New report predicts sales to surpass $4 billion by 2014.
The e-paper business will surpass $2 billion in annual revenues by 2012 and surpass $4 billion in 2014, according to a new report from industry analyst firm NanoMarkets. NanoMarkets expects that the arrival of high-quality color e-paper technology, better encapsulation and the ability to print large e-paper displays will create new opportunities in smart shelves, point-of-purchase (POP) displays, cell phone displays and disposable electronics.
Key finding of the report include:
• Color is the next big thing: Color will enable e-paper to penetrate deeper into certain market segments including cell phone displays and signage, and it will also help e-paper compete directly with OLED and LCD displays. The first e-paper technology developer able to commercialize color e-paper at a reasonable price is likely to gain a huge share of the market.
• Non-electrophoretic materials to gain market share: Both liquid crystals and electrochromic materials will grow in importance as platforms for e-paper, although e-paper displays based on electrophoretic materials will continue to take the largest share of the market. By 2014, e-paper made with electrophoretic materials will have reached almost $2 billion, with liquid crystal based e-paper at $1.5 billion and electrochromic e-paper at just below $1 billion.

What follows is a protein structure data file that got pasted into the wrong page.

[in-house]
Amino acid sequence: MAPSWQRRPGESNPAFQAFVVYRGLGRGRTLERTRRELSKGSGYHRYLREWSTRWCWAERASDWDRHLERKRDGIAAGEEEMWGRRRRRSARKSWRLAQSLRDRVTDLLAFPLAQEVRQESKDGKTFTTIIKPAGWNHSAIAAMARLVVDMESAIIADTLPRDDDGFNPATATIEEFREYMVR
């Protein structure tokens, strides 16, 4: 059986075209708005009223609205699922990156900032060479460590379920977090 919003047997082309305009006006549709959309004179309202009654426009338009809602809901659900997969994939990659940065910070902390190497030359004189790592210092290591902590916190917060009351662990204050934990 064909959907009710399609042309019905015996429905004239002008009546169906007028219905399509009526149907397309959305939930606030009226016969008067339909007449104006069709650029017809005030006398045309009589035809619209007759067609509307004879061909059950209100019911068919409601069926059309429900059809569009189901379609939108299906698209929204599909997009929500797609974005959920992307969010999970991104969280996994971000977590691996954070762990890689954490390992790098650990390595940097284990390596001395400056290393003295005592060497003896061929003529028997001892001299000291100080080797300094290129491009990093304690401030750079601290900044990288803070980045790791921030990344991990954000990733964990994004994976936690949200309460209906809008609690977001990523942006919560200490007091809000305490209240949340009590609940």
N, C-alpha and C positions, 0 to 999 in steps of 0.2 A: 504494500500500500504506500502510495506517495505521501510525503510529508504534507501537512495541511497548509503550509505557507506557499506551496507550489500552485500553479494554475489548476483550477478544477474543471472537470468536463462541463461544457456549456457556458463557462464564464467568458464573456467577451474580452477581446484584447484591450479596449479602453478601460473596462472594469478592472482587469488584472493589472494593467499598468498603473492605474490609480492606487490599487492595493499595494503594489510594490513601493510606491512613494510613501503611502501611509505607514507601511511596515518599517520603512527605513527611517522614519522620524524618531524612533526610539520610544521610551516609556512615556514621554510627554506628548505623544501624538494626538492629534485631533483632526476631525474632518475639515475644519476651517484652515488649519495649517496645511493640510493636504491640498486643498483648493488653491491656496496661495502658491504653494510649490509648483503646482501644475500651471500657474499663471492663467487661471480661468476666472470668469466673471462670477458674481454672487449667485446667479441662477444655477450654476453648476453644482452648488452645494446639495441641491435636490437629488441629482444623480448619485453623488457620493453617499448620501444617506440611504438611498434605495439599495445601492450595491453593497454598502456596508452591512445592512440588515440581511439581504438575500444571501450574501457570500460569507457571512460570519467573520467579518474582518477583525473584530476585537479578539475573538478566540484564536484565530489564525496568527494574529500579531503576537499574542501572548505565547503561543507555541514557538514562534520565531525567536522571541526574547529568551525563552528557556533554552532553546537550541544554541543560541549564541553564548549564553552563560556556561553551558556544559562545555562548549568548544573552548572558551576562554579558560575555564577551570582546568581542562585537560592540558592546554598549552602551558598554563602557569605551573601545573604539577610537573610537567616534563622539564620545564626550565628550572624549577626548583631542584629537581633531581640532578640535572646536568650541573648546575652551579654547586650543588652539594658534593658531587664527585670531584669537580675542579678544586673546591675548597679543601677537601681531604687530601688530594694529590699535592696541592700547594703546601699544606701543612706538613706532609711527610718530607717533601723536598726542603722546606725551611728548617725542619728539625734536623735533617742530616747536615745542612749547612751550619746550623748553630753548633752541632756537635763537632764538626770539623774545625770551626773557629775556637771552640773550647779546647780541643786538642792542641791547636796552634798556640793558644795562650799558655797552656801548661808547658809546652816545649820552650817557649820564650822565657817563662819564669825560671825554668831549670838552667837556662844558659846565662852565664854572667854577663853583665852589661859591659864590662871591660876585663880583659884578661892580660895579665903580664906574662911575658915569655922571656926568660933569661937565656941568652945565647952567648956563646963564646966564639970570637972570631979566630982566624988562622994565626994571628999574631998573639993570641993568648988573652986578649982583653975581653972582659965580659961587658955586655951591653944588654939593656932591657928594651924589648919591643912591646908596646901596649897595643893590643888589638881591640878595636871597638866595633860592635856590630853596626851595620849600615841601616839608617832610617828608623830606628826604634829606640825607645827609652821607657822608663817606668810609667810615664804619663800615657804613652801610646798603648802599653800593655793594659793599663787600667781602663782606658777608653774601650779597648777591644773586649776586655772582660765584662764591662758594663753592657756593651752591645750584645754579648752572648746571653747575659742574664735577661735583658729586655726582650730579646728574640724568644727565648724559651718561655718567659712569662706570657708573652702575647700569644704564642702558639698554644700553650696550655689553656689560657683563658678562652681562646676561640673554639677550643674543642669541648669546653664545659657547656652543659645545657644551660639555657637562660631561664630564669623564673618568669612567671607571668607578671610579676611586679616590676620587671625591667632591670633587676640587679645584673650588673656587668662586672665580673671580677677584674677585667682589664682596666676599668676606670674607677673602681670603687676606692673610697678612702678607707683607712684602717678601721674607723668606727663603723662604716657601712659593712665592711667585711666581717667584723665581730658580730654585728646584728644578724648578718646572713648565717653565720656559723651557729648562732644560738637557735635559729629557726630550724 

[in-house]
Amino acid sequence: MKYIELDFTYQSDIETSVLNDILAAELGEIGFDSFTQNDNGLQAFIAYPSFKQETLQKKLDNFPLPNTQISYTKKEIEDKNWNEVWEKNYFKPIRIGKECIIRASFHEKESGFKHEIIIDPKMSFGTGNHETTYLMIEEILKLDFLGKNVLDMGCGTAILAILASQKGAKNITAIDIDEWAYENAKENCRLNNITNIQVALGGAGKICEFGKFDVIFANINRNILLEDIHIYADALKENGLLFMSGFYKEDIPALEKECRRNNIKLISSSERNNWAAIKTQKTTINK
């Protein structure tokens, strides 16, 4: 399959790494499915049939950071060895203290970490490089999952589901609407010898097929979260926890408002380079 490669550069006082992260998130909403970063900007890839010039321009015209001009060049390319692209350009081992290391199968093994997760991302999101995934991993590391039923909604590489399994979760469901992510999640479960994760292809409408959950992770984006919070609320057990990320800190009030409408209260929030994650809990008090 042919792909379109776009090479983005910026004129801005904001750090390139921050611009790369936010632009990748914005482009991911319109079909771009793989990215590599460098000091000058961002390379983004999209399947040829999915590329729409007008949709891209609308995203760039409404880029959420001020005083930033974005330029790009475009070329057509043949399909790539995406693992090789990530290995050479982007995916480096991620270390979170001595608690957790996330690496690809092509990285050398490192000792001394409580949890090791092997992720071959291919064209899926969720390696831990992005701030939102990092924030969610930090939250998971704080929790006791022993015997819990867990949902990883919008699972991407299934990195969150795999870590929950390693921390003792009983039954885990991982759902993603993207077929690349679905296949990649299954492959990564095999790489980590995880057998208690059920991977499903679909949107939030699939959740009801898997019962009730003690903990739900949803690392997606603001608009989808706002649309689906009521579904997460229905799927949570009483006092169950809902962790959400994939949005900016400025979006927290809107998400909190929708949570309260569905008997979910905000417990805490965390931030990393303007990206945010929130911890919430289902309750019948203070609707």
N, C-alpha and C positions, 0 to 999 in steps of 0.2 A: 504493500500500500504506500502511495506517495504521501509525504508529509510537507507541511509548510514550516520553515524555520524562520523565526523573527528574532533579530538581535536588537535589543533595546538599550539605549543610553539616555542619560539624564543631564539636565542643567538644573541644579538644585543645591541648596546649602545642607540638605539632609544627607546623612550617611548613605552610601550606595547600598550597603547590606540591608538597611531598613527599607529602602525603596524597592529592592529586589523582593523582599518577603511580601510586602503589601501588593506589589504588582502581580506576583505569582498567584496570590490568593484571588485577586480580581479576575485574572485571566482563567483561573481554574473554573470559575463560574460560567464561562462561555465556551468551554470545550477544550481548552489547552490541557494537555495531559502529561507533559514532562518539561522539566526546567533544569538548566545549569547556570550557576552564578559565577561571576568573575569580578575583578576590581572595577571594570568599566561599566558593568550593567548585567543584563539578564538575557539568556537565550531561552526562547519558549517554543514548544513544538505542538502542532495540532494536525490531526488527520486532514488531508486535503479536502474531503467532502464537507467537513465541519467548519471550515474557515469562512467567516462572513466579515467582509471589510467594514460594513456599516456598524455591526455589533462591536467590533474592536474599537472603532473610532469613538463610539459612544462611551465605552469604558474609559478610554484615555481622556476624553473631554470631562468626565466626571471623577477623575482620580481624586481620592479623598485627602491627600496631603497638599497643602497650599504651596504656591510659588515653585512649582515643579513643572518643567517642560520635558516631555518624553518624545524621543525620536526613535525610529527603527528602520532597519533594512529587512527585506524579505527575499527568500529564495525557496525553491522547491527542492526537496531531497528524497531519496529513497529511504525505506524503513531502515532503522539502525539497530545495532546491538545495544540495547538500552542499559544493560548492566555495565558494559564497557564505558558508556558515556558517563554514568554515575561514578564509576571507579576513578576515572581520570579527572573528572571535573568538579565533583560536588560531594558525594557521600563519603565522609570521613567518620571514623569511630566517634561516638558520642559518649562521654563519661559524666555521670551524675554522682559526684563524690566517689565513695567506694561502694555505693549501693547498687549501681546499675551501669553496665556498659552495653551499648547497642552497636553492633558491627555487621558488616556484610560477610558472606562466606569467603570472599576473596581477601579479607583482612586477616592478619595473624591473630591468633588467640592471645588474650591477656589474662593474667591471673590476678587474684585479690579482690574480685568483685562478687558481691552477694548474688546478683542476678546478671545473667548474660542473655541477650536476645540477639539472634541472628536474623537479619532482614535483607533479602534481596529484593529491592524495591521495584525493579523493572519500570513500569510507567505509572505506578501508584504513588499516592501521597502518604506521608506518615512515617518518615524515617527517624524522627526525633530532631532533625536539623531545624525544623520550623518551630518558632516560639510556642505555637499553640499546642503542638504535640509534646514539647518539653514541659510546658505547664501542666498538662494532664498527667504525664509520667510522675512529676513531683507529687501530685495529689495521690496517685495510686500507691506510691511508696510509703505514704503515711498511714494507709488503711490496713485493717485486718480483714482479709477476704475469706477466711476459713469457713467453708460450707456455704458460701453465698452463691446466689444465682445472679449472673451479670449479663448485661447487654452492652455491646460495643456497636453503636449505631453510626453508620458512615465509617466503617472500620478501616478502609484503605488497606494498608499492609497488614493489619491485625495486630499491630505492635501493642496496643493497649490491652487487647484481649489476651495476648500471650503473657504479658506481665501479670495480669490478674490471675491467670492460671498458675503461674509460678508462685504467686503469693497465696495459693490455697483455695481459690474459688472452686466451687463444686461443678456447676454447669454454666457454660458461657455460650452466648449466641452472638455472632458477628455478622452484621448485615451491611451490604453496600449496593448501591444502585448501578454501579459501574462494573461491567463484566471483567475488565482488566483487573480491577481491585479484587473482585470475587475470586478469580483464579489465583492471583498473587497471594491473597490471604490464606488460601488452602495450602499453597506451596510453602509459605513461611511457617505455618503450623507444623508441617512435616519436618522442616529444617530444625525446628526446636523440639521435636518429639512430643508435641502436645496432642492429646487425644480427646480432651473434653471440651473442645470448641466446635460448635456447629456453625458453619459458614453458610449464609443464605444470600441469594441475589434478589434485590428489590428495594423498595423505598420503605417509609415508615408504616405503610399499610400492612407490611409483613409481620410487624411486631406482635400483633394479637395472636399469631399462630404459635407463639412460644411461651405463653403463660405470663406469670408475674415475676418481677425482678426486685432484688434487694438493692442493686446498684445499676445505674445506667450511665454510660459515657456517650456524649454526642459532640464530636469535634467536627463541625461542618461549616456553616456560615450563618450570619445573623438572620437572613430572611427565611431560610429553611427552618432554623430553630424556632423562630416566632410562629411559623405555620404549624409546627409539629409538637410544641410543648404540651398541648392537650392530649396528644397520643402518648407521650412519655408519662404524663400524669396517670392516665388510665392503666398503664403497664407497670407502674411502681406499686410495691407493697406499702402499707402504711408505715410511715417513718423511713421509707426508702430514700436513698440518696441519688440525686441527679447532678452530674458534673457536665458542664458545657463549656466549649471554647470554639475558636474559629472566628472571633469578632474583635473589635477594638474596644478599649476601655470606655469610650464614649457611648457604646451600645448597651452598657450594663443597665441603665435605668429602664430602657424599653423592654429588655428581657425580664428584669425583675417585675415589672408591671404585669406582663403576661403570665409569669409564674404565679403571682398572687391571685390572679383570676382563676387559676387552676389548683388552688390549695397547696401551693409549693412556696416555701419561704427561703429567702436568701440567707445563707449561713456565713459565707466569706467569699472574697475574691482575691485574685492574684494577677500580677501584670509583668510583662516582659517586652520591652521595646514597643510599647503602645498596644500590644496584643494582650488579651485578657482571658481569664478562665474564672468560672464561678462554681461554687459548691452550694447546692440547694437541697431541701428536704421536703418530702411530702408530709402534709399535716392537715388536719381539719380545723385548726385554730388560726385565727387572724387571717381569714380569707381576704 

• More e-paper in cell phones: Cell phone sub-displays – and eventually main displays – are the high-volume opportunities for e-paper firms. Motorola has already been quite successful with its Motophone, the first cell phone to utilize e-paper. The best thing that e-paper makers have on their side in the cell phone market is the ability of their displays to be read in sunlight, an advantage that no other display technology can provide. By 2014 the cell phone sector will generate $763 million in e-paper display revenues.
• E-paper perfect for pricing displays: Smart shelves and POP displays are a “tremendous opportunity” for e-paper, enabling stores to change shelf prices from a central location for promotions, adjust for changes in wholesale pricing and make corrections when pricing on the shelves is incorrect. E-paper’s low power consumption means this displays can be run from batteries and its flexibility makes it easy to fix to shelves and walls. By 2014, NanoMarkets expects e-paper to generate $1.2 billion from this sector.
The report, “E-Paper Markets: An Eight-Year Market and Technology Forecast,” provides a complete analysis of the commercial opportunities for e-paper. It also offers a thorough assessment of the current and emerging technologies and materials used in e-paper displays and includes detailed eight-year (volume and value) forecasts of the market for e-paper in the book reader, cell phone, computer, smart card, smart packaging, smart shelf/POP display and information display sectors. In addition, it includes strategic profiles of 14 firms developing and marketing e-paper technology.
Among the firms mentioned in the report are Air Products, Acreo, AGFA-Gevaert, Aveso, BASF, Bridgestone, Citizen, Degussa, Dialog Semiconductor, Dow Chemical, E Ink, Fujitsu, Fuji Xerox, Hitachi, Intel, Kent Displays, Lexar, LG Philips, Liquavista, Magink, Matsushita, Midori Mark, Mitsubishi, Motorola, Nanox, NagraID, Nemoptic, Neolux, Ntera, Philips, Prime View International, Polymer Vision, Samsung, Seiko Epson, Siemens, SiPix, Sony, Tianjin Jinke Electronics, Toppan Forms, Toppan Printing, Xerox and ZBD Displays.
NanoMarkets tracks and analyzes emerging market opportunities created by developments in advanced materials. The firm has published numerous reports related to organic, thin film and printable electronics materials and applications. The firm also publishes a blog found at www.nanotopblog.com.